After the meal the sensitive mater of allocating roles to members of the group and establishing cooking teams was tackled. After an introduction by Michael the meeting was ably chaired by Ron ("Do you want to check in?") using a mixture of logic ("lets have at least one person who can cook in each team") and chance (Paper - Stone - Scissors).

The result was four cooking teams (of 3,2,2,2), two people allocated to trailer packing and security, four to kitchen setup, one to window washing and two to kitchen hygiene.

Each cooking team was responsible for a days meals starting with lunch.

In practice because the group was small and very cooperative there was great flexibility in who did what. Some members of the group were so keen to cook that "assistance" was provided whenever possible! Too many cooks can spoil the broth (and even the rice).


9th of February 2000 (Day 4)

The drive from Alexandria to Mersa Matruh (291km) was broken at El Alamein for lunch and a visit to the War Museum (surprisingly good) and the Commonwealth War Cemetery.

Commonwealth War Cemetery

On the outskirts of Mersa Matruh, at one of the many police check points, we were given an armed police "guard" who traveled with us for the next few days. We camped at a small bay 23km west of the town (Probably Agiba Beach) (GPS) on what looked like a derelict picnic area.

The preparation of the evening meal revealed that we had a French chef amongst us!

Five or six armed police kept watch over us all night, making night time "excursions" more difficult, particularly for the women. In spite of our best intentions nobody went swimming in the morning.


10th of February 2000 (Day 5)

The road from Mersa Matruh to Siwa (300km) whilst narrower than previous roads was still good with only the occasional sand drift across the road.

Siwa oasis is dominated by the 13th century Fortress of Shali, now abandoned after a three-day rain storm in 1926 washed away many of its buildings.

Fortress of Shali

We camped at a warm spring 5km east of Siwa (GPS) where we celebrated Ron's birthday with a cake made secretly in the town.

Most of the group went swimming in the large concrete pool fed by the hot spring. Some had difficulty getting out!

Ron's birthday cake
Siwa hot springs at dawn

11th of February 2000 (Day 6)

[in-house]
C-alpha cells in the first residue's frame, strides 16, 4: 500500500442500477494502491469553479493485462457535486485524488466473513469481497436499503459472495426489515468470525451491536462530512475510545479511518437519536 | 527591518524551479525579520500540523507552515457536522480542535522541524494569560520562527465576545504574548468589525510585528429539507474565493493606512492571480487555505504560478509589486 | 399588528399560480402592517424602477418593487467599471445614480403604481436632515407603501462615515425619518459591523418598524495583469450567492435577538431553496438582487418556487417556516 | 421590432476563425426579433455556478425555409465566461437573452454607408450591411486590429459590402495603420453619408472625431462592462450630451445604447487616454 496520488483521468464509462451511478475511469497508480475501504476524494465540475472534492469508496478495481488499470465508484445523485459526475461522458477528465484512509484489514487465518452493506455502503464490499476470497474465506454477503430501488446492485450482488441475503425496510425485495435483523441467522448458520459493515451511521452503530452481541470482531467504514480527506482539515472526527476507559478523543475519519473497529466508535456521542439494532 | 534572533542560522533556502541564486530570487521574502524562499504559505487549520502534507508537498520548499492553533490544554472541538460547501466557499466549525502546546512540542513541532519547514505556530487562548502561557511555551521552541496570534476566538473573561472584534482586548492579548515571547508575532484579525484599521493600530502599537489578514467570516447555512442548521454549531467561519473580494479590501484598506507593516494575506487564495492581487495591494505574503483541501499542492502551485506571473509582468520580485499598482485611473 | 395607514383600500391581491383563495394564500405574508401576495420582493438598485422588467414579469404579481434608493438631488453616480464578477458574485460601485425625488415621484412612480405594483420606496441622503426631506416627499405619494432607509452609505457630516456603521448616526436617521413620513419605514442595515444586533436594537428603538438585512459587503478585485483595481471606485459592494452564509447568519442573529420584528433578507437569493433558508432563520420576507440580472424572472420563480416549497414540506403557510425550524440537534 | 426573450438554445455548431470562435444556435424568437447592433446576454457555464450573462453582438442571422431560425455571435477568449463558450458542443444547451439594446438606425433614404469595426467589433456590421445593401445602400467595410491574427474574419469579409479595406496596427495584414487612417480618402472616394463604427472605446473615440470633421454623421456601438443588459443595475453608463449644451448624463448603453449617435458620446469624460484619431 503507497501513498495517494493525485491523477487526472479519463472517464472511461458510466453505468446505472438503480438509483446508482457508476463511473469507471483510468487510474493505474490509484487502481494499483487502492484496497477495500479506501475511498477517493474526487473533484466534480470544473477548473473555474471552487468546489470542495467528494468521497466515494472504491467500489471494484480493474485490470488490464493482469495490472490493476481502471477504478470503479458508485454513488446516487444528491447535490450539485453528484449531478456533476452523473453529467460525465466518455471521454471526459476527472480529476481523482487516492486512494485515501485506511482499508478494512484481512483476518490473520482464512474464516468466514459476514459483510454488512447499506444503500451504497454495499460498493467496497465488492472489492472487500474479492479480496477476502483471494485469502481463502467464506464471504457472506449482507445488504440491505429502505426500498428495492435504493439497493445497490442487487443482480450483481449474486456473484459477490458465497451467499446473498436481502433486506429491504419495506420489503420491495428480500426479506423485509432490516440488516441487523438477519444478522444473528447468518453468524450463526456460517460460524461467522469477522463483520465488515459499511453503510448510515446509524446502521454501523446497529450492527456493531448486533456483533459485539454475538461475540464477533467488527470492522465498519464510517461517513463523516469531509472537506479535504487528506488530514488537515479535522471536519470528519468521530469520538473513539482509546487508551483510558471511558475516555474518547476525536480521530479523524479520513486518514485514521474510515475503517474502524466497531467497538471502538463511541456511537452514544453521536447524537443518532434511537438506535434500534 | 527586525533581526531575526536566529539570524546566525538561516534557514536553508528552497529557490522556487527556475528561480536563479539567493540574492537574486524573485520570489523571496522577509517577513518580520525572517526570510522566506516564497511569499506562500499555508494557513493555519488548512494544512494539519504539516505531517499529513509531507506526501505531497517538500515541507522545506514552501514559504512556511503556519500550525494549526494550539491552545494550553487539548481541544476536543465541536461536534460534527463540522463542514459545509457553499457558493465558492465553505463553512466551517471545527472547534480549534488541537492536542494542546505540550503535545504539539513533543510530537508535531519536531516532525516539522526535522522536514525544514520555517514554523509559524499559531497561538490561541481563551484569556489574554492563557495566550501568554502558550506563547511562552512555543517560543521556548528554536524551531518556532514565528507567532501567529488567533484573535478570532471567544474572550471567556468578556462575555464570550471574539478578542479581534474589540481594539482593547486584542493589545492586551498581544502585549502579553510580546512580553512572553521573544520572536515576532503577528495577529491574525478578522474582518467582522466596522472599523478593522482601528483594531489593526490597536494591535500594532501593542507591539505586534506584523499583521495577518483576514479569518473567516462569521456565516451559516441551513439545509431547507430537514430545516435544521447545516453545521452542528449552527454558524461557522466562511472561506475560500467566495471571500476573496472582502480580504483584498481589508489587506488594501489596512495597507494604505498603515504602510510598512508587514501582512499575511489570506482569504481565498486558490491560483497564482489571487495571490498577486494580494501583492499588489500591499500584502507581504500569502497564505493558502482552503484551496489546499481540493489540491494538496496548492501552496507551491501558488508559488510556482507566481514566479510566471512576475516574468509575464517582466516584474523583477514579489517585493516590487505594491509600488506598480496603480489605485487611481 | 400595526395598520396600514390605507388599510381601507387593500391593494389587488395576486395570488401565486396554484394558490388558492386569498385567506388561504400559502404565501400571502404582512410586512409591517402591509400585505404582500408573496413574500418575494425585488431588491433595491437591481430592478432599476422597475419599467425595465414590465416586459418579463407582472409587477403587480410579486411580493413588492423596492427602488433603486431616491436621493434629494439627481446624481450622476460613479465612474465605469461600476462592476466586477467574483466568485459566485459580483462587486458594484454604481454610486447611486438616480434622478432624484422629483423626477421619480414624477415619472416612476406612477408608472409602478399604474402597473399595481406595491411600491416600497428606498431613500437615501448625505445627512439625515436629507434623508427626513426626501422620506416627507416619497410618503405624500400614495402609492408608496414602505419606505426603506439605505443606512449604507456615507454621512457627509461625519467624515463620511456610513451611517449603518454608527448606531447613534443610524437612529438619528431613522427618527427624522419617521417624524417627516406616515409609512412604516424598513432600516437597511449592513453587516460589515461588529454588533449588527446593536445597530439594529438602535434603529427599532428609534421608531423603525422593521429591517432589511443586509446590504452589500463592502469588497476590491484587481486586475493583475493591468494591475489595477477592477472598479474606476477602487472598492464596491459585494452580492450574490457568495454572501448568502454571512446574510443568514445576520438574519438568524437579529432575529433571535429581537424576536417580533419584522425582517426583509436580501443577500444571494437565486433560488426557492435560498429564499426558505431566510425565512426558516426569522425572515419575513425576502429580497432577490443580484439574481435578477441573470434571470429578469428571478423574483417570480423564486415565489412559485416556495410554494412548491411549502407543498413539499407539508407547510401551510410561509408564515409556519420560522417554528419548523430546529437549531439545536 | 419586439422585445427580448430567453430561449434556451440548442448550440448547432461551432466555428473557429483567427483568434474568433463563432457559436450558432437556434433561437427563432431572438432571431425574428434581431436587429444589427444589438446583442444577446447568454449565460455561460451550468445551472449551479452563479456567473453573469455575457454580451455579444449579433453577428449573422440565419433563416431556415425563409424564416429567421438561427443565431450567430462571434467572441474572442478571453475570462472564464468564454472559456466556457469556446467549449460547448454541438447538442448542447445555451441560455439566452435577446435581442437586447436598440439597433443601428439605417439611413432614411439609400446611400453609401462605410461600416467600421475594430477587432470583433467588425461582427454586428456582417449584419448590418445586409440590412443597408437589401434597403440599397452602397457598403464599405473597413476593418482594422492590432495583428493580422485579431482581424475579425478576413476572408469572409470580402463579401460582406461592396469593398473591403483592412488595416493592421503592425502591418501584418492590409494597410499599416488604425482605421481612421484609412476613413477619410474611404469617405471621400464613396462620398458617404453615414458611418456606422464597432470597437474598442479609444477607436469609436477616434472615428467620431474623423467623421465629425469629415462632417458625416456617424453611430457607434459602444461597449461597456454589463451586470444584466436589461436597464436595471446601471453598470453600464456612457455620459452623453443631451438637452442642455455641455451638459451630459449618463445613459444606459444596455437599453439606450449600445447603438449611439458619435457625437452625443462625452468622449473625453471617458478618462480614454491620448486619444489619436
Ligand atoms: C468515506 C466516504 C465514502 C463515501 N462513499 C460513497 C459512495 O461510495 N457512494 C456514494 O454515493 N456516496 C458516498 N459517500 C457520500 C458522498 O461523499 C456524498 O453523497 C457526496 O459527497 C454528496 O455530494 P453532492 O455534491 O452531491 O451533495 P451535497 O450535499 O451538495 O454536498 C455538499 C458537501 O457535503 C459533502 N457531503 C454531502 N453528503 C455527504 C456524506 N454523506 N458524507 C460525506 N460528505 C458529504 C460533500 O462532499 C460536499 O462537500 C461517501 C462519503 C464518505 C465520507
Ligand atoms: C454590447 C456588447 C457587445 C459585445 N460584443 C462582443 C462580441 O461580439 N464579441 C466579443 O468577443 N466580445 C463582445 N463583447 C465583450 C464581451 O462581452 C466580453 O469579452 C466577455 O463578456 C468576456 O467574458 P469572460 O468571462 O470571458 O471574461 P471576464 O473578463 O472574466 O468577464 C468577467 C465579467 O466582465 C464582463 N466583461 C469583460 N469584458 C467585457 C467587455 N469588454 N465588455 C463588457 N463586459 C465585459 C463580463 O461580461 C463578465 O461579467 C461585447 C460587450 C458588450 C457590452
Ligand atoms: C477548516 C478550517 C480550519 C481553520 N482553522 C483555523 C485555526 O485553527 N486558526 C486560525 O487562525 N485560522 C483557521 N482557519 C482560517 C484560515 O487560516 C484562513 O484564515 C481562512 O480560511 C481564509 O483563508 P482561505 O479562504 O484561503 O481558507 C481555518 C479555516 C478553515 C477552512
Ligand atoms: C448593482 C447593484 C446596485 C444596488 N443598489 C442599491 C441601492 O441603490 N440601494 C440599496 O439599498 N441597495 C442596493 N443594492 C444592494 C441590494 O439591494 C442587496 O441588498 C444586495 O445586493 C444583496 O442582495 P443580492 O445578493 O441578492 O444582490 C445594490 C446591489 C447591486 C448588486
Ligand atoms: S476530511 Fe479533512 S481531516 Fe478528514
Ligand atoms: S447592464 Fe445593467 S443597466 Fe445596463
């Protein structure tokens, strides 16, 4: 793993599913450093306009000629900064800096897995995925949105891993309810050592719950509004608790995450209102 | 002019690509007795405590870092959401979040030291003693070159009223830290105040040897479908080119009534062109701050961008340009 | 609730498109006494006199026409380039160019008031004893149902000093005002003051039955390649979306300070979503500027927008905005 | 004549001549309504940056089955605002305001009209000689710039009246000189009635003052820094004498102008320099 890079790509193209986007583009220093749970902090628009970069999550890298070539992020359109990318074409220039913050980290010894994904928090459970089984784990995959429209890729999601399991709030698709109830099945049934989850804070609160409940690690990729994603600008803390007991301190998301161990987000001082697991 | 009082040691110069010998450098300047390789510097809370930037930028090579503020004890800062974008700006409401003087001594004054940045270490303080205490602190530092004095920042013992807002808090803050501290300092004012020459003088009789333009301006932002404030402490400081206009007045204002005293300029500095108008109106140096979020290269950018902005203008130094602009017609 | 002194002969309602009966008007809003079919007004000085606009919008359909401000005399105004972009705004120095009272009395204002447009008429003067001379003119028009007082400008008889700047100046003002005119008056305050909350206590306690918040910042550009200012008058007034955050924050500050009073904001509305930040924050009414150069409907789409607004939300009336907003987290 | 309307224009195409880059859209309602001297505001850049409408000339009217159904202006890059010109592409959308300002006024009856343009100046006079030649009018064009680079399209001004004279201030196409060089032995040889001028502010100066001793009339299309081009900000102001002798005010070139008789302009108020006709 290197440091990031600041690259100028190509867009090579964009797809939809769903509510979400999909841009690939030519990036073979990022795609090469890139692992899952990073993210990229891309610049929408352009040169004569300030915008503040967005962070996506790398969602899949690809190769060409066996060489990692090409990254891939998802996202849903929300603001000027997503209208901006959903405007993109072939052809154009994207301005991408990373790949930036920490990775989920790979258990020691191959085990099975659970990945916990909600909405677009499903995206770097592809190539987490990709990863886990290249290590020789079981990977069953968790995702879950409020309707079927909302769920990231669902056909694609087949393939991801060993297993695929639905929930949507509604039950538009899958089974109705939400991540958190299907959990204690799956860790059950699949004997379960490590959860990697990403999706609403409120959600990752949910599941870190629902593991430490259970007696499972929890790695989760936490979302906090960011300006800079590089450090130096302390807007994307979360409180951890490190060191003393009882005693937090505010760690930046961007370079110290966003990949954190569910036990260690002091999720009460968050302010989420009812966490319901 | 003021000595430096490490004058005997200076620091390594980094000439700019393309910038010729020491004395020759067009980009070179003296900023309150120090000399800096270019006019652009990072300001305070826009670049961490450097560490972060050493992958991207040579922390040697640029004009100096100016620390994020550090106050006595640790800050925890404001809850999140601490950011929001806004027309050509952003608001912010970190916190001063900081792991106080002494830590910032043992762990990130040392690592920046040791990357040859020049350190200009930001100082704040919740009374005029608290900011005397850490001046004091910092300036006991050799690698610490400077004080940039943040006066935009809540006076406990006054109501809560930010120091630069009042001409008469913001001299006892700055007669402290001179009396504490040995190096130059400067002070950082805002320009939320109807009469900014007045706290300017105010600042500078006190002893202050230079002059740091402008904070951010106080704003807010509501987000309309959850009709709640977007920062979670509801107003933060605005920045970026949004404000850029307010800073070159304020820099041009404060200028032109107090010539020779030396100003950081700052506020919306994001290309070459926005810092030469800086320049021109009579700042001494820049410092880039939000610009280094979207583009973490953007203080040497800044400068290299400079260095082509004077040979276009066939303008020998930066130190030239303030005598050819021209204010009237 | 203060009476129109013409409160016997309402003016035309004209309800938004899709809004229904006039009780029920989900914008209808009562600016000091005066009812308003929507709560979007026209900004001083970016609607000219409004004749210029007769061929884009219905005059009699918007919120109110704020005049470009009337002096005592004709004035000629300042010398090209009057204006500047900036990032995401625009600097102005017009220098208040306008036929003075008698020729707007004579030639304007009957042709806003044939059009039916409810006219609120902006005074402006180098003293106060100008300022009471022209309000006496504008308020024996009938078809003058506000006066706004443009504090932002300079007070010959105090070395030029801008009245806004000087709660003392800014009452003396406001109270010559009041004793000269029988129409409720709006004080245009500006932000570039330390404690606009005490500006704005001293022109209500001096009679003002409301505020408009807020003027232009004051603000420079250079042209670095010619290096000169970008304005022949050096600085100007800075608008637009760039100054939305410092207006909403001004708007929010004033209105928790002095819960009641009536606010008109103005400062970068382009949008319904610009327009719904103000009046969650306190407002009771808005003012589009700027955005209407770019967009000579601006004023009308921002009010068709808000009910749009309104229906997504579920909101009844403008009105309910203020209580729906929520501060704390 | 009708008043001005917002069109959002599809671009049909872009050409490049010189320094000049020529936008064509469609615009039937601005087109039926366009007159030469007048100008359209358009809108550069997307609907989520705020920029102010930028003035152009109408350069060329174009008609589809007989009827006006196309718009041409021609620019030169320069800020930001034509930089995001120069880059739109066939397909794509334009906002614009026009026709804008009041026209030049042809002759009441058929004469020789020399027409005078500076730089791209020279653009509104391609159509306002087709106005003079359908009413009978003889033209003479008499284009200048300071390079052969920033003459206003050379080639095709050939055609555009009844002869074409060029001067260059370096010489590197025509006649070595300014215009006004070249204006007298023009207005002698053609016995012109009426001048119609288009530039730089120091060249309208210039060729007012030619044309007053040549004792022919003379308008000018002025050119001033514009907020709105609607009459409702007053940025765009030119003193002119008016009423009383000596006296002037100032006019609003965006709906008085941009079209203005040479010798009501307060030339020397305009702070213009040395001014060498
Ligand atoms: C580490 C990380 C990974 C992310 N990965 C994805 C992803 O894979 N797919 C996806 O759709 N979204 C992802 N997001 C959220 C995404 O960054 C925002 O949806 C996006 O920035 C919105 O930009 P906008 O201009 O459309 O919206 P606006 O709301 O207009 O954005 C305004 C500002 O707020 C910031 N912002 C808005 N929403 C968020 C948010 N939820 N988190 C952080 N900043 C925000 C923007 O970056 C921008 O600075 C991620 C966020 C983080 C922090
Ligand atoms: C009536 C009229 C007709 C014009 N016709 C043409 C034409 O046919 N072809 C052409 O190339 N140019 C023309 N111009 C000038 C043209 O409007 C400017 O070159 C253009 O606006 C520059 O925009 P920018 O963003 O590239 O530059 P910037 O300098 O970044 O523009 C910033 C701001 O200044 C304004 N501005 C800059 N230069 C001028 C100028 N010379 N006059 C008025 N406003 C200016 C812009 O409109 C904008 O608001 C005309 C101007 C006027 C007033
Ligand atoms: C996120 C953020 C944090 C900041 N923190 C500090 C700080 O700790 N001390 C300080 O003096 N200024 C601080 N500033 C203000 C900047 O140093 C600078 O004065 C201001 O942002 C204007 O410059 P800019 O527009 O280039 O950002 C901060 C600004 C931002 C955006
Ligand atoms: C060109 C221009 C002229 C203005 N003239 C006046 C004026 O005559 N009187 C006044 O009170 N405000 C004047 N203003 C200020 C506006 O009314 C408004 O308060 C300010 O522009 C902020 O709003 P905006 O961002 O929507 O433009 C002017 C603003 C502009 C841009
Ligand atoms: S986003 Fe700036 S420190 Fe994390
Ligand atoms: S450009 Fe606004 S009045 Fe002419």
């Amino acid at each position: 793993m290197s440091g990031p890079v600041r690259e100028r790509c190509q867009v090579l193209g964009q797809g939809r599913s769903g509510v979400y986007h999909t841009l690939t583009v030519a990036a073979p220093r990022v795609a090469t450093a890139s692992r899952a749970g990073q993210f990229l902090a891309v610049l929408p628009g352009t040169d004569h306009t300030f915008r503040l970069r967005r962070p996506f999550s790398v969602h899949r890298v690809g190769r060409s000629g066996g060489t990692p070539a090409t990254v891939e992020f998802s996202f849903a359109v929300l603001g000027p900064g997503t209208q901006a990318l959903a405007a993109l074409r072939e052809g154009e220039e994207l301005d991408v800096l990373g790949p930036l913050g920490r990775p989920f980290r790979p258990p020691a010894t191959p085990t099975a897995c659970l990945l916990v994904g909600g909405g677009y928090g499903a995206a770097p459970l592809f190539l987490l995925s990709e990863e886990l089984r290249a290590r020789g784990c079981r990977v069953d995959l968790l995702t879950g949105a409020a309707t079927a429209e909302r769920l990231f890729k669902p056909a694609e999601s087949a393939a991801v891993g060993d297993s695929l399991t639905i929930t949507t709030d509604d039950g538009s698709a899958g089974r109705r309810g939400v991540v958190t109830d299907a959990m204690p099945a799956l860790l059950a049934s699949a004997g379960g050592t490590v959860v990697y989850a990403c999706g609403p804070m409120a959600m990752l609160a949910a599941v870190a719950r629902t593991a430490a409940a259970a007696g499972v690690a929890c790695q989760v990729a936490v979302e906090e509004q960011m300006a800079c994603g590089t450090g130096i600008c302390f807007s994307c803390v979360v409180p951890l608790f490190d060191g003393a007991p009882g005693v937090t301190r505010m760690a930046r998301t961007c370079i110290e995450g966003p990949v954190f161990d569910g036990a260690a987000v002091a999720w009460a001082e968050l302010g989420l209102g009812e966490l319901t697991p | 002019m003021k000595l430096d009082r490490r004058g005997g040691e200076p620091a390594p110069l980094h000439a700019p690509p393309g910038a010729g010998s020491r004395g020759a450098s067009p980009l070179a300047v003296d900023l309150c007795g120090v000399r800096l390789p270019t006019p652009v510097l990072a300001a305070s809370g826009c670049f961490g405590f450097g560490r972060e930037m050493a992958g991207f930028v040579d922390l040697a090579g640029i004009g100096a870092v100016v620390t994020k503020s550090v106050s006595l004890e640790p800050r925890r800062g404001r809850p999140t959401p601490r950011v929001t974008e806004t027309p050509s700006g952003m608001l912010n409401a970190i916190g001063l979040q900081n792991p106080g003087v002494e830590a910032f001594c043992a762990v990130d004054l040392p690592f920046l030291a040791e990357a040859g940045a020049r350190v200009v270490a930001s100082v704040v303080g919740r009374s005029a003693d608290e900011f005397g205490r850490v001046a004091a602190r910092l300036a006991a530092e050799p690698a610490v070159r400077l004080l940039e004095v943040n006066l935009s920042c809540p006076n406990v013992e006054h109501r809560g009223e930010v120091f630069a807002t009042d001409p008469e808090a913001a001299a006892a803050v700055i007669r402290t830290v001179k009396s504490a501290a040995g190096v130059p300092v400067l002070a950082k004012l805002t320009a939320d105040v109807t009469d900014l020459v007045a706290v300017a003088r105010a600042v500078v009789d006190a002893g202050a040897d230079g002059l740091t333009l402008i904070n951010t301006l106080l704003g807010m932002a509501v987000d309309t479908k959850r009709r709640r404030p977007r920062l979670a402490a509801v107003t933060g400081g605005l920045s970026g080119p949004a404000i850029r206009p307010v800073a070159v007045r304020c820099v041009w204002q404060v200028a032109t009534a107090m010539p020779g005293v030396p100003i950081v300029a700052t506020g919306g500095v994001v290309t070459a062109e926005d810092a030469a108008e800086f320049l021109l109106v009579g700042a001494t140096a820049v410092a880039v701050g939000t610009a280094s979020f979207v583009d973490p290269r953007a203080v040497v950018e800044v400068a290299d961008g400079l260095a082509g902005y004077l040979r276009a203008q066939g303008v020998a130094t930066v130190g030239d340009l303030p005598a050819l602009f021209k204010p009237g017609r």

Because Agent Orange was not four wheel drive in order to venture into the sand dunes south west of Siwa we had to use locally hired jeeps.

Two jeeps were hired and much of the cooking equipment and some food was loaded into the blue jeep. The group then split between the two jeeps and set off to the desert via Fatnas Spring (also known as Fantasy Island, actually a thin promontory into Siwa lake) (GPS) where we had lunch.

Fatnas Spring
Lake Siwa

During the drive into the desert both jeep drivers strove to show off their skills in a game of competitive dune hopping, better than a roller coaster.

The red jeep won (more power, less weight)!

Dune hopping near Siwa
Campfire in the desert

Having rejected an already occupied hot spring site the group opted to camp on a virgin area of sand about 12km from Siwa (GPS) with spectacular views. An evening meal was provided by the jeep owners around a camp fire.

We slept (at least those with good sleeping bags did) under the stars without tents. In the morning we were greeted by a spectacular sunrise.

Sunrise in the desert

12th of February 2000 (Day 7)

After returning to Siwa, shopping and re-loading the truck we set off on our dustiest drive yet, south east towards the Bawiti oasis.

After about 270km we wild camped by the road side. (GPS)

Agent Orange Express written in one day's dust in the truck!

A Short Commercial Break!

Asad and Ron endorse Saisburys Corn Flakes

Asad and Ron
(who both claim to have permits)
rate Sainbury's Economy Corn Flakes as the best they have ever tasted!

We ran out of them on day 8.

Introduction Week One Week Two Week Three

Home pageLast updated 10th March 2000.